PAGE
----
For nearly 20 years Jablonski lost touch with the band until 1989 when he returned to Toledo, Ohio, and reunited The Mods to play a 45-minute set for some local Vietnam Veterans, Smith said.
Perhaps the liveliest member of the band, it was a big shock to Smith when he heard that Jablonski was sick, he said. Freddie told me that he had cancer of the jaw and he always believed it was caused by Agent Orange in Vietnam. Getting treatment from the Veterans Affairs hospital was difficult though, because the military denied his cancer was war-related.
People should be given the benefit of the doubt if they went through what he went through for his country, Rhodes said. I just hate that he went out like that. He was a war hero and the V.A.'s not giving enough money to bury him, he said. To help, Rhodes is taking collections for the Jablonski family at his shows.
Jablonski always supported local musicians, his wife Cindy Jablonski, said. And he made sure everyone had a good time, she said. He was known for cheering up bands on their off nights by crawling around under the tables and holding his lighter up to mock people who do that at concerts, Rhodes said.
Friend and bandmate K.B. Bren played dozens of benefit concerts with Jablonski over the years, he said. When Jablonski got sic, Bren, Rhodes, Hanna and others put on a benefit concert for him. It was the biggest one Bren had ever seen, he said. From as far away as Canada, Oregon, and Maine, people showed up to support Jablonski. And after putting on so many benefit shows for others, the irony wasn’t wasted on him.
Through the whole thing, he never lost his sense of humor, Hanna said. Day's before he died, Bren drove Jablonski to the veteran’s hospital in Prescott. His doctors were worried that the tumor in his jaw might burst an artery and cause him to bleed to death, Cindy Jablonski said. He didn't want her 16-year-old daughter, Alexis, to find him in that condition, so he checked in.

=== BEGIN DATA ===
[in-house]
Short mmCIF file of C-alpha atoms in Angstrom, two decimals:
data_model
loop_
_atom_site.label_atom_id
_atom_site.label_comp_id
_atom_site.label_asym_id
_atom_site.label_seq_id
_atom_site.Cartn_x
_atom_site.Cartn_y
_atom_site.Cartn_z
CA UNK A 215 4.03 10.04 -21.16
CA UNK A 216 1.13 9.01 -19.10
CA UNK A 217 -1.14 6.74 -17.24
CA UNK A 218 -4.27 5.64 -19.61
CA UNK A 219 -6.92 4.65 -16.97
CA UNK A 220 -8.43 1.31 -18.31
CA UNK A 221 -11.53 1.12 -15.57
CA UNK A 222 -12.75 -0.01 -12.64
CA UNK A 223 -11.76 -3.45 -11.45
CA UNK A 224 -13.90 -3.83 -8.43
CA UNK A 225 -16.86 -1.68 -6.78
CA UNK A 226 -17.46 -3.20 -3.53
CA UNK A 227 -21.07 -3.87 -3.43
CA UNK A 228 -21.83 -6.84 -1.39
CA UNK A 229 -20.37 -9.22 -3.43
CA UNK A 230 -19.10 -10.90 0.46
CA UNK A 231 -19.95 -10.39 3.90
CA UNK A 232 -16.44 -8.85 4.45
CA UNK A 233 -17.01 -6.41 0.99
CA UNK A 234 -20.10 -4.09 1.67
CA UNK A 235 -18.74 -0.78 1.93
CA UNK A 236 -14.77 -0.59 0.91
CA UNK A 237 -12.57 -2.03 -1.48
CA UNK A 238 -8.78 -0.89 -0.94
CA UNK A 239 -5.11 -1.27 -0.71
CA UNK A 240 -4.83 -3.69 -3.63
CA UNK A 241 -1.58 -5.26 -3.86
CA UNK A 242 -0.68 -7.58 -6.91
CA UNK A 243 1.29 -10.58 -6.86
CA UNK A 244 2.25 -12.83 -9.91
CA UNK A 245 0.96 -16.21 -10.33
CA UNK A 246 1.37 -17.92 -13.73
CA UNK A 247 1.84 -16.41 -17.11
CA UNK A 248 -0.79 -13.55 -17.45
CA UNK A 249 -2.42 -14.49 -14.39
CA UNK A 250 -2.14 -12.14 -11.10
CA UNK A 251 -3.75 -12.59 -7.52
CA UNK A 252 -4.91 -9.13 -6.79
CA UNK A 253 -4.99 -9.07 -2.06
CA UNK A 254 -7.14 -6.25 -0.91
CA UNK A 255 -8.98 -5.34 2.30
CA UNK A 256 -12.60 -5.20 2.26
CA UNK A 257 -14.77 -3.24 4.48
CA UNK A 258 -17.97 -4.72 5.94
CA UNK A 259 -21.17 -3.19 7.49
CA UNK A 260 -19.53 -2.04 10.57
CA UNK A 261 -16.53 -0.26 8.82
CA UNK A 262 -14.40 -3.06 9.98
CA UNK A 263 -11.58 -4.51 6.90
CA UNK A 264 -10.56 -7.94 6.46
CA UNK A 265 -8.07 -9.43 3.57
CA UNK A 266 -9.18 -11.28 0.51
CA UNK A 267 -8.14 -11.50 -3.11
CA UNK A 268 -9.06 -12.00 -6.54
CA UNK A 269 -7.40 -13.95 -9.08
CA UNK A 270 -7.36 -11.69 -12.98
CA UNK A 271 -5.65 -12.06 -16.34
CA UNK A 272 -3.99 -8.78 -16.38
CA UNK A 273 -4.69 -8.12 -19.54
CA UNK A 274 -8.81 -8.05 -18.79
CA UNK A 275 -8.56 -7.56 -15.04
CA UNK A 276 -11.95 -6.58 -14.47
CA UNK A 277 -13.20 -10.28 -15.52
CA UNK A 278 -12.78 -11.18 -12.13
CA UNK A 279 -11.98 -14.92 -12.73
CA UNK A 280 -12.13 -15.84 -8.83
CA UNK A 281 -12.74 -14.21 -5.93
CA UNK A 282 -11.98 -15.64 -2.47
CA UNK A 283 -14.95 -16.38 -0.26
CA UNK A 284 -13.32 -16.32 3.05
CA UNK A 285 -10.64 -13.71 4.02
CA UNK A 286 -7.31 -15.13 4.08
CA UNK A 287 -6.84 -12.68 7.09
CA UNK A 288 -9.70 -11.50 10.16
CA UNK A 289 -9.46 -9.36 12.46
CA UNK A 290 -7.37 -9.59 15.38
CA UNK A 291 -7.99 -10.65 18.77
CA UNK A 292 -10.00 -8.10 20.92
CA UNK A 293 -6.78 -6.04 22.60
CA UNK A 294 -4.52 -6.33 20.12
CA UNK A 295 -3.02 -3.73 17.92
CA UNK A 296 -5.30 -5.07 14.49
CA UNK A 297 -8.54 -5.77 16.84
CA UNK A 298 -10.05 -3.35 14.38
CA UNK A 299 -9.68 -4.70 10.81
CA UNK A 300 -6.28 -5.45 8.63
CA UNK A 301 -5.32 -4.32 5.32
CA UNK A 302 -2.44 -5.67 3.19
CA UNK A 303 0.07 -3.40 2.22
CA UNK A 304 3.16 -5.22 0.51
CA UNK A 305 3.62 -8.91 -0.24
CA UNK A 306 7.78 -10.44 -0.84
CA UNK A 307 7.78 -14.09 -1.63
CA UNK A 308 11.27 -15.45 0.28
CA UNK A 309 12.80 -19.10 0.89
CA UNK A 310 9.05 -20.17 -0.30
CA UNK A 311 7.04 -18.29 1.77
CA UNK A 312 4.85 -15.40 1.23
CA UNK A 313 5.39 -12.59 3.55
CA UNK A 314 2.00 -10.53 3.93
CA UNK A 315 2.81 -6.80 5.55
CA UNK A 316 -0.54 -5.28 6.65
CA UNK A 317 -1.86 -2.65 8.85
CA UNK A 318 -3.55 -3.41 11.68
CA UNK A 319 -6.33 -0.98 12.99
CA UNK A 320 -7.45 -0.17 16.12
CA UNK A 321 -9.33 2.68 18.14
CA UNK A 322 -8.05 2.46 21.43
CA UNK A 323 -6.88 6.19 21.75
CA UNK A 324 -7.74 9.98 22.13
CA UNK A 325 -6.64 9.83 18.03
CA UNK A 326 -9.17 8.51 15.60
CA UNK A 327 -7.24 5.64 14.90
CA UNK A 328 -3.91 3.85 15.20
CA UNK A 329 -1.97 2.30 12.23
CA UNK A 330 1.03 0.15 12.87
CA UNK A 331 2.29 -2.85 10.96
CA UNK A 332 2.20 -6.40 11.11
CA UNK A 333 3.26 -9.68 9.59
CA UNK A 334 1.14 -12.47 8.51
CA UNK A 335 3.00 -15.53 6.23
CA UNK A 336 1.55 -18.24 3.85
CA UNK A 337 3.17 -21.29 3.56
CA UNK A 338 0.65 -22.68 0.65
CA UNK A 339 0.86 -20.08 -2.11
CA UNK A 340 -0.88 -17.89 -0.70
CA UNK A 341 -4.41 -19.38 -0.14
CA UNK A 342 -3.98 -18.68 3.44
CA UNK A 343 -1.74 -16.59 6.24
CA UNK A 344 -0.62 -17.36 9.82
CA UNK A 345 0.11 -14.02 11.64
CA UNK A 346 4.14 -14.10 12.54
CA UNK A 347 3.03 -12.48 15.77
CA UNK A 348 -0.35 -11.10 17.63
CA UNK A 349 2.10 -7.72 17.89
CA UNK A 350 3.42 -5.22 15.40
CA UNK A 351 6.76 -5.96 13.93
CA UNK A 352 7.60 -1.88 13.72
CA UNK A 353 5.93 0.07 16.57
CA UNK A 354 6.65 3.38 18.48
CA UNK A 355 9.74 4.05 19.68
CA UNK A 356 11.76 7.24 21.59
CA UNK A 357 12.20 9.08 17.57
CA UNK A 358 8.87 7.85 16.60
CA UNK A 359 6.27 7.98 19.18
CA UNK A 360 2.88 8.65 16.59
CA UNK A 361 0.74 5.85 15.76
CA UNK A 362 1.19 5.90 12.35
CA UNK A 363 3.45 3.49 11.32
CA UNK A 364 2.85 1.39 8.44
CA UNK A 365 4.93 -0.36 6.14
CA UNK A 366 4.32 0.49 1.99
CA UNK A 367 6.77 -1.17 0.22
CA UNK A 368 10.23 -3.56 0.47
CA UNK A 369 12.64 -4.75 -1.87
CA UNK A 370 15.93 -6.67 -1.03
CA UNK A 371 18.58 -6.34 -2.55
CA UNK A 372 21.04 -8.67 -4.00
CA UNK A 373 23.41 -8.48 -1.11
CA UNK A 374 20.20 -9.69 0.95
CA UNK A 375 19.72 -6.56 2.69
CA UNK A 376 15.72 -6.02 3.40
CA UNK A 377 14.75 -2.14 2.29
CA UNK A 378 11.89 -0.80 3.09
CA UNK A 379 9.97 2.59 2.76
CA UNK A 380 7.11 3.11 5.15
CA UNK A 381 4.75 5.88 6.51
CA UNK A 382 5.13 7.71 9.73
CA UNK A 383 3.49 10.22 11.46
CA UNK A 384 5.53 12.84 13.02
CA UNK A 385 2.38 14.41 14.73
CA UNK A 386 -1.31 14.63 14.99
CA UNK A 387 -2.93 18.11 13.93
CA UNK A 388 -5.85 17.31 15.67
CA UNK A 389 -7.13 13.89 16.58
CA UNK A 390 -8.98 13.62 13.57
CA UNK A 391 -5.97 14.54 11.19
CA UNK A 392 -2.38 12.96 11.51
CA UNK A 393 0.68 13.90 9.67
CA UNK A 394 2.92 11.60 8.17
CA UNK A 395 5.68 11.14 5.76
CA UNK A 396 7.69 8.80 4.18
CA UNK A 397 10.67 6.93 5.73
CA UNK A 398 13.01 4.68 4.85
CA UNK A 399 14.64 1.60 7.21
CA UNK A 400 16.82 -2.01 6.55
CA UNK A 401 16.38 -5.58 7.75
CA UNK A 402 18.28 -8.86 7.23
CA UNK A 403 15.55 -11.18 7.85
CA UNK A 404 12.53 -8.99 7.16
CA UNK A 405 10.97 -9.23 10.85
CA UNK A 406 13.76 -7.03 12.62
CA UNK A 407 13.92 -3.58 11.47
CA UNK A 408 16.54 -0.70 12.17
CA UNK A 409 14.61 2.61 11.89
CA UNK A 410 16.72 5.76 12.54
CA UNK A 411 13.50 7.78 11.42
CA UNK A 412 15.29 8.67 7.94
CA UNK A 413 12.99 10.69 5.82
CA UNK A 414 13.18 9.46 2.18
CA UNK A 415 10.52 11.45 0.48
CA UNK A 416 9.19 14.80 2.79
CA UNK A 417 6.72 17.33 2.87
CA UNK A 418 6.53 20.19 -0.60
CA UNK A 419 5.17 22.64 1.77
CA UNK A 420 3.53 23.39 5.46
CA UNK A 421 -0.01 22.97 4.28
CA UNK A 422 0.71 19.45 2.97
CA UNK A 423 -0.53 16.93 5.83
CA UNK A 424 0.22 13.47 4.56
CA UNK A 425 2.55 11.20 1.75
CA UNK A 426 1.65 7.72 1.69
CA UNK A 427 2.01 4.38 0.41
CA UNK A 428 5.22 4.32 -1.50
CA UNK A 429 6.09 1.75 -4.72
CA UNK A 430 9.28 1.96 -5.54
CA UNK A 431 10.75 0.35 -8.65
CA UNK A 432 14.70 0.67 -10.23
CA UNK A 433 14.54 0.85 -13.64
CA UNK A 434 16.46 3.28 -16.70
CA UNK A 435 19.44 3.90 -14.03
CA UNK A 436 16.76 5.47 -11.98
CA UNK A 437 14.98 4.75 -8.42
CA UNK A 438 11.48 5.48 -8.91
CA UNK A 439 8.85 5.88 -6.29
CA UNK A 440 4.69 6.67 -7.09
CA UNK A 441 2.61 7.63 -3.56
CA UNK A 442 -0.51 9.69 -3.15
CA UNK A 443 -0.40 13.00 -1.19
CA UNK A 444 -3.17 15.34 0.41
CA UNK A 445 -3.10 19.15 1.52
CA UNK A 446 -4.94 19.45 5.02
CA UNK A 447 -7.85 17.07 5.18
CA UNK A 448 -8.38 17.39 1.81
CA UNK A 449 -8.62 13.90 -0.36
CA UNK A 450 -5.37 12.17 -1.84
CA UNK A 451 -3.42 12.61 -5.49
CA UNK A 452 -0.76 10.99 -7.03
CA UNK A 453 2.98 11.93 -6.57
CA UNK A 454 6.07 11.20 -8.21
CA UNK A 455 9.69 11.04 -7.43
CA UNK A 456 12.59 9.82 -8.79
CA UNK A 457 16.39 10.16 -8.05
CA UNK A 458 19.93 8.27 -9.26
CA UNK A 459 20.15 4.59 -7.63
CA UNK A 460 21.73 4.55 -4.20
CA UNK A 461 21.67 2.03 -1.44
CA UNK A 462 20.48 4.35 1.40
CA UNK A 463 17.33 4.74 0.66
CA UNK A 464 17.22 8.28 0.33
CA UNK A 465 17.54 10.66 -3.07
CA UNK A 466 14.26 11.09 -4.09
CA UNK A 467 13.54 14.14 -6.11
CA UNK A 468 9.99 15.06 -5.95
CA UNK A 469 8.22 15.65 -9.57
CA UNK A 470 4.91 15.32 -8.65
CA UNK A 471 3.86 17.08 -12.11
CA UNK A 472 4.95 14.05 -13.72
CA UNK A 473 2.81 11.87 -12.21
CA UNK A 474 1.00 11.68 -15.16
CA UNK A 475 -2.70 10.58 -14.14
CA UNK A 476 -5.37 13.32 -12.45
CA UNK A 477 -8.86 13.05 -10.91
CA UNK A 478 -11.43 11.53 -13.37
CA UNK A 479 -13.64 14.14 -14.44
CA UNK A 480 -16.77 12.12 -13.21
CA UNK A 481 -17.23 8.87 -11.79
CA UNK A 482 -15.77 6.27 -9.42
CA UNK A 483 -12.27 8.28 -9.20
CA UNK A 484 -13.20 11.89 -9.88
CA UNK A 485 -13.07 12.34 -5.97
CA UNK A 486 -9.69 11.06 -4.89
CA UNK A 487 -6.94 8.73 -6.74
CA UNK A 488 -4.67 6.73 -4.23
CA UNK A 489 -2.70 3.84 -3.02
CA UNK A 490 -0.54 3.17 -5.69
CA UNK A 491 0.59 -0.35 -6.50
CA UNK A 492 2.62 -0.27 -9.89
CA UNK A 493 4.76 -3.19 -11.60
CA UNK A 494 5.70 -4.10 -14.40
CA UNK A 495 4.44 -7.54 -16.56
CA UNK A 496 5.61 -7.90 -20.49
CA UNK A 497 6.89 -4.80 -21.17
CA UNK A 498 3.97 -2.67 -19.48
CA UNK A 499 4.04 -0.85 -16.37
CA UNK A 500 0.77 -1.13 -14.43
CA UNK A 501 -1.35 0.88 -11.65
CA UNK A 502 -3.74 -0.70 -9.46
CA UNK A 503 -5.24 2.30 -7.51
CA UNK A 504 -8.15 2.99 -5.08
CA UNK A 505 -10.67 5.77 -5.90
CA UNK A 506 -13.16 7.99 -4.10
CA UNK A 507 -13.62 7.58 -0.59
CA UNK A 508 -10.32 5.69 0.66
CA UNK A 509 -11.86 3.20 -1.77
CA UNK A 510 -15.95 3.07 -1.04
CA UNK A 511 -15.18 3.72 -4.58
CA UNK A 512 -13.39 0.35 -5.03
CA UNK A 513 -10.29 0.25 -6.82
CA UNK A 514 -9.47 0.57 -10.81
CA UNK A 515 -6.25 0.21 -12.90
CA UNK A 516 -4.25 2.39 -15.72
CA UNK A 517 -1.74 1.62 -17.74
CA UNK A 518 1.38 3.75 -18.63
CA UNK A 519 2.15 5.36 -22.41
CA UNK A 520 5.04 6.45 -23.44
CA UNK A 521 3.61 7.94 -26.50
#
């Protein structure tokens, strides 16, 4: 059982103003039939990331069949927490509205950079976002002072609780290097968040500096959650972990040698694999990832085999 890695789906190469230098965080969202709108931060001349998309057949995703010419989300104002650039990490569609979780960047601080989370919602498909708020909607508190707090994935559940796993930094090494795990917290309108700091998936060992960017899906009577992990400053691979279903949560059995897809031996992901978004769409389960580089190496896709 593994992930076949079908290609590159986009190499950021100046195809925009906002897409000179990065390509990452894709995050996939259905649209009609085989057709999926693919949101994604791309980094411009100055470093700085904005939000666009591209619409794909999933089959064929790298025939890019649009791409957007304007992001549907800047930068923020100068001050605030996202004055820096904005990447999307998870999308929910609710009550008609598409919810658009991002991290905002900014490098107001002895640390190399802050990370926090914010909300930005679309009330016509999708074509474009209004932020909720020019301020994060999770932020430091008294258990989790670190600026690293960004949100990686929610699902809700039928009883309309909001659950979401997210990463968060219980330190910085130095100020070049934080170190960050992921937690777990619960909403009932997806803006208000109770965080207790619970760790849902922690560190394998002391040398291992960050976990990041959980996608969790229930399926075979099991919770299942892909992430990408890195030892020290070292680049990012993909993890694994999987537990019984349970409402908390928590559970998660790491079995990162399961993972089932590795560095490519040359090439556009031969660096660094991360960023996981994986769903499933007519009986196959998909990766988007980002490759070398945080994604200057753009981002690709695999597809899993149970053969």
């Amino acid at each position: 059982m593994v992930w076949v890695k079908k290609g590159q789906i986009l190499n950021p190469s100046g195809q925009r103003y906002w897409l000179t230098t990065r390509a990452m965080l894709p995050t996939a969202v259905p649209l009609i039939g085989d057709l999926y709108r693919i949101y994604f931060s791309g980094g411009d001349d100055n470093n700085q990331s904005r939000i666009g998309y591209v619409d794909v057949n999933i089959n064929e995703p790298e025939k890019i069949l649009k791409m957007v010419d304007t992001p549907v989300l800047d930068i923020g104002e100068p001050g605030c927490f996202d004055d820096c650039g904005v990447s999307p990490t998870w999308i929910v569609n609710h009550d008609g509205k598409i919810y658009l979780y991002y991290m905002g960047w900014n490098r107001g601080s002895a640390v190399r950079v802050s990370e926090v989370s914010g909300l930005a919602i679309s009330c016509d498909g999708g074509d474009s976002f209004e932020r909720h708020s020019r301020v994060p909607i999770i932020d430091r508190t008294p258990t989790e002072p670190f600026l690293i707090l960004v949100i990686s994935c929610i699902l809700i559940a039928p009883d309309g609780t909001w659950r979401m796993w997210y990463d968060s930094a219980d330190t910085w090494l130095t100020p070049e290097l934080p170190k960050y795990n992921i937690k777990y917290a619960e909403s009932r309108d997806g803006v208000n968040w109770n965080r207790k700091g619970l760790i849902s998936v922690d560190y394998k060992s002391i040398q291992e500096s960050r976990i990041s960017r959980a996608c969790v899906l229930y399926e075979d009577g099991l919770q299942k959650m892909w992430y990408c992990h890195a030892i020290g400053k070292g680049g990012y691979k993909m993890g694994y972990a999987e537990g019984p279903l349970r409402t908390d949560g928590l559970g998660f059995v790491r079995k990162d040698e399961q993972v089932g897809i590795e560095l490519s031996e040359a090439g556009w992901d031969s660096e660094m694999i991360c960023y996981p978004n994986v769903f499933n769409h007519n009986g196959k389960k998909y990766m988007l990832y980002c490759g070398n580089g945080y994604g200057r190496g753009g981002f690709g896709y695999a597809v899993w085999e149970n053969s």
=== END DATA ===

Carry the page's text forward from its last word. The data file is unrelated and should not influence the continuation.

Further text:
Just days from death, the only thing he was worried about was my speeding, Bren said with a laugh. Watch your speed, Jablonski told him as they traveled to the hospital.
When he checked in, he had difficulty breathing and speaking was nearly impossible, Cindy Jablonski said. He tried to talk to me, she said, but they weren't words. As he struggled to speak, Cindy comforted him. I love you, she told him. I love you too, he replied the clarity in his voice surprised her, she said.
You don't have to worry, she told him. You don't have to suffer anymore. Hours later Jablonski stopped breathing. That last I love you made the difference, Cindy Jablonski said. He'll be missed, but he was ready to go, Hanna said.
Services for Fred Jablonski will be held at 2 p.m. Thursday, April 5 2007, at Christ Center Wesleyan Church, located at 580 Brewer Road. A celebration of Jablonski's life will follow at the Sedona Elks Lodge at 4 p.m. Burial services will be Friday, April 6, at the National Memorial Cemetery of Arizona in Cave Creek. .
R.I.P. Freddie July 22, 1948 / March. 24, 2007
Terry was a resident of the Toledo area for 47 years and he was well known for his many talents and likeable personality. He had been working as a maintenance man at various apartment complexes for the last few years. Prior to that, he had worked in management at two different mobile home parks in Toledo. In his twenties and thirties, Terry had worked in the display department at the former Hudson's store in Toledo and as a commercial artist for the former Rink's Bargain City stores.
Terry was also known for being a talented singer and musician in many of Toledo's rock n' roll groups. He was in involved in rock music throughout his teens and into his thirties while living in Toledo. Some of the area bands Terry was involved in were, The Imitations, The Mods, Orphic, Reyvanwood, New Renaissance Fair, Downtown Brown and Rage.
In recent years Terry had become a born-again Christian after accepting Jesus Christ as his personal Savior. Before his passing Terry was using his many talents at his home church, The North End Church of God in Toledo. Terry was studying to be a minister of the Gospel through Rhema Bible College. Terry will be deeply missed. Surviving are his mother, Earlene Smith of Rockwood, Tennessee; brother, Larry (Deborah) Smith of Holland, Ohio; sister, Jonelle (Larry) Blankenship of Toledo. Terry also leaves behind aunts, uncles and nieces and nephews that affectionately called
him, uncle T.